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I was reading about the self-biased common-source stage and I understand that it has an inherent 'feedback' mechanism against variations in threshold voltage. For example, if Vth decreases, current would like to increase, but the voltage at the drain and hence the gate will also decrease, so current falls back down, correcting itself.

enter image description here

My question is, what's the point of the feedback Rf resistor? Current to the gate will always be zero, why do we need a Rf resistor?

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  • \$\begingroup\$ Presumably you are applying an input signal (AC coupled) to the gate. Rf (combined with stage gain and the Miller effect) form the input impedance. \$\endgroup\$
    – user16324
    Jul 12, 2020 at 13:08
  • \$\begingroup\$ If implemented in BIPOLAR, the R_base_collector has a special purpose; a rather stable current is drawn. \$\endgroup\$ Jul 12, 2020 at 13:20
  • \$\begingroup\$ @BrianDrummond I see. So it's just to modify the input impedance? \$\endgroup\$ Jul 12, 2020 at 13:42
  • \$\begingroup\$ No, it is to provide the input impedance. Consider : the higher the input impedance, the better. But if it was infinite you would have no bias. \$\endgroup\$
    – user16324
    Jul 12, 2020 at 13:44

2 Answers 2

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enter image description here

If you didn't have \$R_F\$ (i.e. it were shorted out), the input impedance to the gate would be \$R_D\$ and, the gain from gate to drain would be unity. Not much of a circuit without \$R_F\$ really.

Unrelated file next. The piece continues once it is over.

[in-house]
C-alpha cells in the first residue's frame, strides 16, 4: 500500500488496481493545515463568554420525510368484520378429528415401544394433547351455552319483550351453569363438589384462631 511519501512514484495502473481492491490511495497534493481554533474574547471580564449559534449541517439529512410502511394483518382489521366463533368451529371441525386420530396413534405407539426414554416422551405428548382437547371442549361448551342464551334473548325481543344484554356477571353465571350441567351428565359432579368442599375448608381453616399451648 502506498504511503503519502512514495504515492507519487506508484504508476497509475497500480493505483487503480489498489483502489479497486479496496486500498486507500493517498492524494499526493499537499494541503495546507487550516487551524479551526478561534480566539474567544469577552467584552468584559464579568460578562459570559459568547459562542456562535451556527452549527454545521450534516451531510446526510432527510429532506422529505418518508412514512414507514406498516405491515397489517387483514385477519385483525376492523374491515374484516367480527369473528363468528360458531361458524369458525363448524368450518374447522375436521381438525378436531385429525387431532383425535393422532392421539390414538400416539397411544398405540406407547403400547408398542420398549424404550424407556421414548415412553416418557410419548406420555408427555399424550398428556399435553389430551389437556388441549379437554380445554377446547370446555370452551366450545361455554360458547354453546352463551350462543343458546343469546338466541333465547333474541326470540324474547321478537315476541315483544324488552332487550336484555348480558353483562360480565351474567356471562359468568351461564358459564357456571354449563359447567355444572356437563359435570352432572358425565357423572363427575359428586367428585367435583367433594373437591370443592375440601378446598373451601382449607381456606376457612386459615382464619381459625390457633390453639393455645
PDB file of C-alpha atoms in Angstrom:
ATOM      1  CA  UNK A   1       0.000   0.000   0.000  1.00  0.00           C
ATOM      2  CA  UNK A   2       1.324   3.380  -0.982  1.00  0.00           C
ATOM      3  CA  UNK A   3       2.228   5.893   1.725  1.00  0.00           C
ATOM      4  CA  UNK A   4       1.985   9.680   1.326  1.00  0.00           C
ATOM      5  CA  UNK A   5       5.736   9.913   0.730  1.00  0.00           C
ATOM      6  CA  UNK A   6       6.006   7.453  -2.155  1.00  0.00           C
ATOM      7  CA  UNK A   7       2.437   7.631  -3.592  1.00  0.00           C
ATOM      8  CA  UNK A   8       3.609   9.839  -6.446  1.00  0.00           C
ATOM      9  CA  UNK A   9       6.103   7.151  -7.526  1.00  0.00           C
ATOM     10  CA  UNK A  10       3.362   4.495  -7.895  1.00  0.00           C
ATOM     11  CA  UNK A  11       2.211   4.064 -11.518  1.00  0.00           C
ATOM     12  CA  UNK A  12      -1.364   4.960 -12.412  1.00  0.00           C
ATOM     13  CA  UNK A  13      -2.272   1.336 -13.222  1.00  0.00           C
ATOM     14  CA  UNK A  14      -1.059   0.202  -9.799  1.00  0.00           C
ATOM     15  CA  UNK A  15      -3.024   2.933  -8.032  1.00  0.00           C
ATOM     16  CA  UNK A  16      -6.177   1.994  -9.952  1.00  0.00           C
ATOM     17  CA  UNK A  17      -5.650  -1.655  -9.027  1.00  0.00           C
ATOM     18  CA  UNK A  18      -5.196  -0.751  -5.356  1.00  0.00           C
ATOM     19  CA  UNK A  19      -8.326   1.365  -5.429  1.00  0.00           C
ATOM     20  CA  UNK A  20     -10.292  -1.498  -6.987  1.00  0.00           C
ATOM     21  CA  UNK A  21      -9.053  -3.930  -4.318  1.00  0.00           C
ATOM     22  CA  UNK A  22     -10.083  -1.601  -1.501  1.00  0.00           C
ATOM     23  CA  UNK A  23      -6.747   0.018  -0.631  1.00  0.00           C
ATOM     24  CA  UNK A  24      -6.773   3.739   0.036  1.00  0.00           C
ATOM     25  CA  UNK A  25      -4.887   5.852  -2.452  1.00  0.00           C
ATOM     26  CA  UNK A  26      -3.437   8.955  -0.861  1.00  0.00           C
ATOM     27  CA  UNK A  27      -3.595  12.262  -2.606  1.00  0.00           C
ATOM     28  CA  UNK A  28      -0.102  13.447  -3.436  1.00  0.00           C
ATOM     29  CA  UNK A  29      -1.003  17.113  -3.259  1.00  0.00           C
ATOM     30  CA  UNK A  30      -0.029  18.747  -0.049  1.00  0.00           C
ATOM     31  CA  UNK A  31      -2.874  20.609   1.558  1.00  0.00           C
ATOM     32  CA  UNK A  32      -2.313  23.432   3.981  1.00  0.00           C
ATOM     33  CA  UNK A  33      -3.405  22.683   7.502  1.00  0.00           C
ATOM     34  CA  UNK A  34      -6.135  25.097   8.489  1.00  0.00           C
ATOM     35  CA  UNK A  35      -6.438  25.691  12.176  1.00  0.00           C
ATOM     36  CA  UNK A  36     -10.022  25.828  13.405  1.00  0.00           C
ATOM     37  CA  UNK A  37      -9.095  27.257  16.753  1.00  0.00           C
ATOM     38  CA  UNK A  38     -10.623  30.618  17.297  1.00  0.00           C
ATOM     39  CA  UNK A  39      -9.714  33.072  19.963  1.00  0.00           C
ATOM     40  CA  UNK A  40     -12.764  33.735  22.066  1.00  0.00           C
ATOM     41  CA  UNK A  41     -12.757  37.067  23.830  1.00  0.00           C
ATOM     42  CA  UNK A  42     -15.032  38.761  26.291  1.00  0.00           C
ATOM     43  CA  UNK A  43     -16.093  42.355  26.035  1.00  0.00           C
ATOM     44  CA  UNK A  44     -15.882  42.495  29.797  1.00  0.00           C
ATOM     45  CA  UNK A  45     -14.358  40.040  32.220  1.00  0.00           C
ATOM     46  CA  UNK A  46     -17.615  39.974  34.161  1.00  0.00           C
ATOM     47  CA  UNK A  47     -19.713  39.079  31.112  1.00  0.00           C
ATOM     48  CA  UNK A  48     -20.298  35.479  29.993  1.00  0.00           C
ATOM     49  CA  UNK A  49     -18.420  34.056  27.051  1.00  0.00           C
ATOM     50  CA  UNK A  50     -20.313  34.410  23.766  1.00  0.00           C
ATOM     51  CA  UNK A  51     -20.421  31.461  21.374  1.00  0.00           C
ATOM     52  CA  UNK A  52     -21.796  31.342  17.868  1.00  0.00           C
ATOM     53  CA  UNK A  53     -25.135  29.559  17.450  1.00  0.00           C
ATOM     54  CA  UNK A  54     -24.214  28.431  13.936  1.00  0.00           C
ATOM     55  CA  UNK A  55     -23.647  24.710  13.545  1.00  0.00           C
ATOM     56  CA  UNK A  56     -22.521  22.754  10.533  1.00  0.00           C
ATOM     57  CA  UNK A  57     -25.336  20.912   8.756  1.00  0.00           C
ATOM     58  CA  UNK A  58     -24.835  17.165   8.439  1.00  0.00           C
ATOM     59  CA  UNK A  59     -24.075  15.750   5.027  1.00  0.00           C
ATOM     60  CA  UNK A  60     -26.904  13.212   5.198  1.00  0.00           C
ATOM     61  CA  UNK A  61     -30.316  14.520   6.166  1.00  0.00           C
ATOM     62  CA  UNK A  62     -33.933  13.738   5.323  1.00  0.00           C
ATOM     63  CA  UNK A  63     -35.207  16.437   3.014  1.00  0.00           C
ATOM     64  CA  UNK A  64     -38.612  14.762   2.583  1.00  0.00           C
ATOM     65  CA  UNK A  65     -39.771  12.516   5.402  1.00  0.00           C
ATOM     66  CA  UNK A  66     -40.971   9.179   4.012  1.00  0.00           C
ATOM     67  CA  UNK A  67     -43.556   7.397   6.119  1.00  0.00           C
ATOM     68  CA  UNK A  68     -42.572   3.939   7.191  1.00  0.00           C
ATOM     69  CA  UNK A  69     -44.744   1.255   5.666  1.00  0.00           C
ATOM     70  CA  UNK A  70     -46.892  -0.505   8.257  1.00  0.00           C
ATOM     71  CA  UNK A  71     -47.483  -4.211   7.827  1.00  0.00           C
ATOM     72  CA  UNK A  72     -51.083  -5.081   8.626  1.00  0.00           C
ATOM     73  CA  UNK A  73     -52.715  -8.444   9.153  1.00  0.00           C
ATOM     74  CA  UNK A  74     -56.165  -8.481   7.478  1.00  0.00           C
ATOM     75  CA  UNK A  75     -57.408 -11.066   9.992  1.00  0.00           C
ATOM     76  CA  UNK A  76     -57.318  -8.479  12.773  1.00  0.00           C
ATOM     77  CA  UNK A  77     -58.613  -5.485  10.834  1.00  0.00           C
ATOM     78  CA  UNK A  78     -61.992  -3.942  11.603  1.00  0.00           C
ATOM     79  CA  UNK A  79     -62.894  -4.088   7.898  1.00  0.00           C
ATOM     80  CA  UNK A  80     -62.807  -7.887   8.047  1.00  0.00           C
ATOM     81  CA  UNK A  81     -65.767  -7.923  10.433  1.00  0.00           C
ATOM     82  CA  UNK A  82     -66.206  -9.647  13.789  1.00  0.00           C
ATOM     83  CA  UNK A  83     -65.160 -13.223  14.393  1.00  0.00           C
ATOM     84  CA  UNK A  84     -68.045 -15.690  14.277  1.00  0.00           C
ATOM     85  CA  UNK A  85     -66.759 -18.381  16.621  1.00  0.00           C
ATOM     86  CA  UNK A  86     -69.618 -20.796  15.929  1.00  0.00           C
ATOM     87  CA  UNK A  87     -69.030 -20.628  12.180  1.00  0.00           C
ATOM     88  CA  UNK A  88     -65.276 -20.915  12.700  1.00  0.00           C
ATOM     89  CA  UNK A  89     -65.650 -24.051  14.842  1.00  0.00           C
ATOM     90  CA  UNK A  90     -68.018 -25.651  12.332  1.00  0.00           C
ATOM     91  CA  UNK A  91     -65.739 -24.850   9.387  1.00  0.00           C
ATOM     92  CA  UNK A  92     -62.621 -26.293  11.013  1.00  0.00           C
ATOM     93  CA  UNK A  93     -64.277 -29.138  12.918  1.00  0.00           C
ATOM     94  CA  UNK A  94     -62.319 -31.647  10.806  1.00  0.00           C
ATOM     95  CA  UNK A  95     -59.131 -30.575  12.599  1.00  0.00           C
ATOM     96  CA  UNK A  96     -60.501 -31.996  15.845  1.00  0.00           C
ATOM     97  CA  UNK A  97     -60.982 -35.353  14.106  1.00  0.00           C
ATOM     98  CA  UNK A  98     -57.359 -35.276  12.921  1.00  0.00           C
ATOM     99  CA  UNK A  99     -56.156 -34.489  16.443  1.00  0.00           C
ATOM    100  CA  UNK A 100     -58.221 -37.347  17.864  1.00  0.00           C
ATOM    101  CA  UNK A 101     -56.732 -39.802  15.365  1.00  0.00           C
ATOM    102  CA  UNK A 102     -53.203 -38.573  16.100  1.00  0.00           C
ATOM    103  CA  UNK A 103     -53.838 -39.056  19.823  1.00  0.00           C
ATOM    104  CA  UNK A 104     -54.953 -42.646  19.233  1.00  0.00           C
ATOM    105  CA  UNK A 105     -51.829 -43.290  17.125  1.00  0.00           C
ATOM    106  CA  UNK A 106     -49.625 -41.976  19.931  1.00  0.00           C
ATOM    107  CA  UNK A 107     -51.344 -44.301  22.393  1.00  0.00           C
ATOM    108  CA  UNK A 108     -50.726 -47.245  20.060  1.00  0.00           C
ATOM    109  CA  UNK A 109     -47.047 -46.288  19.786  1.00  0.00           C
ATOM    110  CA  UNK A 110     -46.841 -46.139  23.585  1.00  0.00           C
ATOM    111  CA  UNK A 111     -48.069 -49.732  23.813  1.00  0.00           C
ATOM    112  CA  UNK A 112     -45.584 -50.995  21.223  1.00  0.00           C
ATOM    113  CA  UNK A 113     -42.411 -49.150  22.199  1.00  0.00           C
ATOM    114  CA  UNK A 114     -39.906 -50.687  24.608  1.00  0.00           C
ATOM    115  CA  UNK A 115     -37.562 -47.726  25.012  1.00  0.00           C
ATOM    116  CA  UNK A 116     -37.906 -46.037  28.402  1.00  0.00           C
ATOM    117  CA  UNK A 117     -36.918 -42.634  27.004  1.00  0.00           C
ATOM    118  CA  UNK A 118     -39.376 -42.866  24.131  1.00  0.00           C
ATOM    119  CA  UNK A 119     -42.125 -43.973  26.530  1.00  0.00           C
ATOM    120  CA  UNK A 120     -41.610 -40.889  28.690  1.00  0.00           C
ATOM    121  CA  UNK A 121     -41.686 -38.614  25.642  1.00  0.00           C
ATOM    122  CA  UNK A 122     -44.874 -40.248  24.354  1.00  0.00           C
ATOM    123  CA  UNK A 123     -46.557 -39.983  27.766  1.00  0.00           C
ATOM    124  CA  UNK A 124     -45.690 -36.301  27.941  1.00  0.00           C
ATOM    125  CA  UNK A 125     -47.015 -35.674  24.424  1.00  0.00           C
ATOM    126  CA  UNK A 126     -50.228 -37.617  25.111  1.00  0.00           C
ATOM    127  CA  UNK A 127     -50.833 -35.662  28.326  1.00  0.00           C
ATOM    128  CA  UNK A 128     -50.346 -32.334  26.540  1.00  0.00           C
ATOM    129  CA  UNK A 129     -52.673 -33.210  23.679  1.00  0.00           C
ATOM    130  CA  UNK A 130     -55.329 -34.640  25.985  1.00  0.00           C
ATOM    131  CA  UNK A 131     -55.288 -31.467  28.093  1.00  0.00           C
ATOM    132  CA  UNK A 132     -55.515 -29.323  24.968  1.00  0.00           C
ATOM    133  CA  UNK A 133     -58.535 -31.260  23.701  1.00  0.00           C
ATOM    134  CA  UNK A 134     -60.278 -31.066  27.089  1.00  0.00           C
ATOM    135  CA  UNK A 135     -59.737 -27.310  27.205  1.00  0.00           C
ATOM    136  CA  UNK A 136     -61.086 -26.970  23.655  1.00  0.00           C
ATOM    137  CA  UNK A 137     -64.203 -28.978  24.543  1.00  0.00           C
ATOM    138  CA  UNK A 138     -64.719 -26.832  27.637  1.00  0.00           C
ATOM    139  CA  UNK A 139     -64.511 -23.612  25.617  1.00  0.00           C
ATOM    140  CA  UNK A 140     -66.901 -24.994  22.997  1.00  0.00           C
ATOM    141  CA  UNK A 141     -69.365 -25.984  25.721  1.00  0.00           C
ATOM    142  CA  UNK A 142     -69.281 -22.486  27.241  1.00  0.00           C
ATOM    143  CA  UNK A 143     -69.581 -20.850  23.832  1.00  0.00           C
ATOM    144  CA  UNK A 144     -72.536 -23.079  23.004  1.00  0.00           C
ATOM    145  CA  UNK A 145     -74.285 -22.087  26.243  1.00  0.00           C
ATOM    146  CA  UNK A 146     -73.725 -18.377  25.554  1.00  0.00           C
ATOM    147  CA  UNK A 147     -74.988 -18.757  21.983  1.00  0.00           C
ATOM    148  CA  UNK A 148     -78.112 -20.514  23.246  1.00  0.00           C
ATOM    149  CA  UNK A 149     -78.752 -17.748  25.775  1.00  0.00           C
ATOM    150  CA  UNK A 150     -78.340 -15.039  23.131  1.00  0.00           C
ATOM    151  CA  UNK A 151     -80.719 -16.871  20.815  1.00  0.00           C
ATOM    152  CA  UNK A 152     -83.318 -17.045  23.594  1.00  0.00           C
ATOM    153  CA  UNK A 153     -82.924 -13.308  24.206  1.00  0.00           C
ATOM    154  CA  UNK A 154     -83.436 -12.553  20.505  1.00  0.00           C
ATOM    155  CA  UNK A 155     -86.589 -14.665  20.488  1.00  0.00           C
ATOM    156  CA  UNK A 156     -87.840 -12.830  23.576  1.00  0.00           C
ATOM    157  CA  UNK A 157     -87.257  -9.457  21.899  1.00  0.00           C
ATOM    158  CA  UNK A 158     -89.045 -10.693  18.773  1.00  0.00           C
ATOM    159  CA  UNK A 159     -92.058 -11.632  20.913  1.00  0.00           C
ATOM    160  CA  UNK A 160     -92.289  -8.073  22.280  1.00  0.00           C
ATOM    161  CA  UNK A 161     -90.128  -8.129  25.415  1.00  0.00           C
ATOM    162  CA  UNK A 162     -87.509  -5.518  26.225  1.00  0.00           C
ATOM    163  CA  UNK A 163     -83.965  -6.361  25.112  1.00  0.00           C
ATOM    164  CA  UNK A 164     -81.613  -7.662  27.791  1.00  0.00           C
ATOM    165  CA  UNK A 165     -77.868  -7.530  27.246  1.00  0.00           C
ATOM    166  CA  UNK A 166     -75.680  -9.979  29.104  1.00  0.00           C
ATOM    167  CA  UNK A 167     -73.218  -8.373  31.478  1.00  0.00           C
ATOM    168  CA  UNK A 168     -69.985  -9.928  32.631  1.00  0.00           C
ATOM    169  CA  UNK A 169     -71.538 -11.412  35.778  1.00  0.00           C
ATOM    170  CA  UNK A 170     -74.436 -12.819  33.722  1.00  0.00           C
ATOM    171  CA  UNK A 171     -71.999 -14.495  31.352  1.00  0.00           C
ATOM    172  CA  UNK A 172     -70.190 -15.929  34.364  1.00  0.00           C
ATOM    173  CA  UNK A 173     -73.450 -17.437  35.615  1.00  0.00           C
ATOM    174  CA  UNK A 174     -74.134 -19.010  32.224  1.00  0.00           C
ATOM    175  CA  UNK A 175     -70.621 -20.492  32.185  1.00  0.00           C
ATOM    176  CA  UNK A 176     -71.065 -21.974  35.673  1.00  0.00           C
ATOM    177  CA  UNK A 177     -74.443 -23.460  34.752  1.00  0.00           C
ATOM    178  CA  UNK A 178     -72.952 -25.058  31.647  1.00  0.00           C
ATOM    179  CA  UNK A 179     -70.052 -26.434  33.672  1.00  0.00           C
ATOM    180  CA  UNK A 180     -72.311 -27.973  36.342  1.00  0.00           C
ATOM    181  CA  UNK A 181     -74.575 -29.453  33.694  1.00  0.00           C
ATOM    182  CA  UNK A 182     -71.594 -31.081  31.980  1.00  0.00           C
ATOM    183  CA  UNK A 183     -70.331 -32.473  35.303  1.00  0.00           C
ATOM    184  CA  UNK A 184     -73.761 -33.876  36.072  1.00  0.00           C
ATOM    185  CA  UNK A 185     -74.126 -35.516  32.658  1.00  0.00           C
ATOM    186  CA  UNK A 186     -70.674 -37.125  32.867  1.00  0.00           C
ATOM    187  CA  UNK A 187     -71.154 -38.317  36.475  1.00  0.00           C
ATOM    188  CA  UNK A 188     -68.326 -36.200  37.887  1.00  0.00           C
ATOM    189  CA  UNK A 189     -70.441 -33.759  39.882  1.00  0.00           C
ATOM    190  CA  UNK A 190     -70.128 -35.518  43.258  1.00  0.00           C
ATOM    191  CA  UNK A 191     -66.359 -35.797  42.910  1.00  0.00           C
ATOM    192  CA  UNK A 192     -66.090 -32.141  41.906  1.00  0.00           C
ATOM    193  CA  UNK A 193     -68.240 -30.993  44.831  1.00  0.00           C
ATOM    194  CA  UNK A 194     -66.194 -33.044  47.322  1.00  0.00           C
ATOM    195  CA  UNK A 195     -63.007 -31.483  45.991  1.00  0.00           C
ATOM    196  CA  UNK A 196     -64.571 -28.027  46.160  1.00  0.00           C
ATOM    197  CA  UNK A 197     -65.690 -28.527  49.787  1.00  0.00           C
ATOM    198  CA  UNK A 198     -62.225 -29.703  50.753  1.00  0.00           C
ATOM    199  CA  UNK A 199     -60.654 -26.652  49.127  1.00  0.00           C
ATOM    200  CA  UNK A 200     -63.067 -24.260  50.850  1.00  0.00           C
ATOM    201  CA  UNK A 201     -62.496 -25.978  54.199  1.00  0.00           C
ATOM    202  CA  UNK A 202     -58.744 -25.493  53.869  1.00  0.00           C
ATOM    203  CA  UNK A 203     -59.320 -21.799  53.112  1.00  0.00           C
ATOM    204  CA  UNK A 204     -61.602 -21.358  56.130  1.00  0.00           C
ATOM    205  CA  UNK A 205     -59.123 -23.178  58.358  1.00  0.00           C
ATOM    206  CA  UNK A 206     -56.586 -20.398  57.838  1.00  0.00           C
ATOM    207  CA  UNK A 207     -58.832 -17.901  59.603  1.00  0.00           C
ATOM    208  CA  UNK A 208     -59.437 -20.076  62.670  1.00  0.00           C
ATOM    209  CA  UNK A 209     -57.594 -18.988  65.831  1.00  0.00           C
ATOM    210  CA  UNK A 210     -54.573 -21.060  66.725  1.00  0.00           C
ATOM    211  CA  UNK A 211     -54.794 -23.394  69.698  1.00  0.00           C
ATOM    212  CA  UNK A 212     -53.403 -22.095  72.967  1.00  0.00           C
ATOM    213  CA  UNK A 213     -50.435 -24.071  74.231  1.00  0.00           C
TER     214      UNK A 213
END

In the circuit above I've added \$R_{IN}\$ and the gain will be approximately: -

$$\dfrac{V_D}{V_{IN}} = -\dfrac{R_F}{R_{IN}}$$

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  • \$\begingroup\$ Ah I see. So if we left out Rf and replaced it with a short, the MOSFET would still be in saturation, however our input and output nodes would now be shorted, so pointless as an amplifier. By including Rf, we still allow for the MOSFET to be in saturation yet we also allow the output node to move now. \$\endgroup\$ Jul 12, 2020 at 15:24
  • \$\begingroup\$ Hmm. I'm still confused actually. If we supply the input with an ideal votlage source (infinite impedance) and the gate has high impedance too, then no current will ever flow through Rf, so doesn't that make it redudant and the same as short for both AC and DC? \$\endgroup\$ Jul 12, 2020 at 15:26
  • \$\begingroup\$ @AlfroJang80 An ideal voltage source has zero impedance. \$\endgroup\$
    – Andy aka
    Jul 12, 2020 at 15:45
  • \$\begingroup\$ Ah. That would make more sense. Apologies, I messed that up. \$\endgroup\$ Jul 12, 2020 at 16:57
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The resistor RF sets the DC operation point voltage at the gate to the same value as the voltage on the drain. Hence the name of the structure: "self-biased". If its value is much higher than RD, then you can even neglect it for AC analysis.

OFF, but might be interesting: A similar structure is often used for broadband common source LNA stages, where the transconductance of the transistor provides the broadband 50Ohm impedance through the feedback. In such cases resistor RF also determines the gain.

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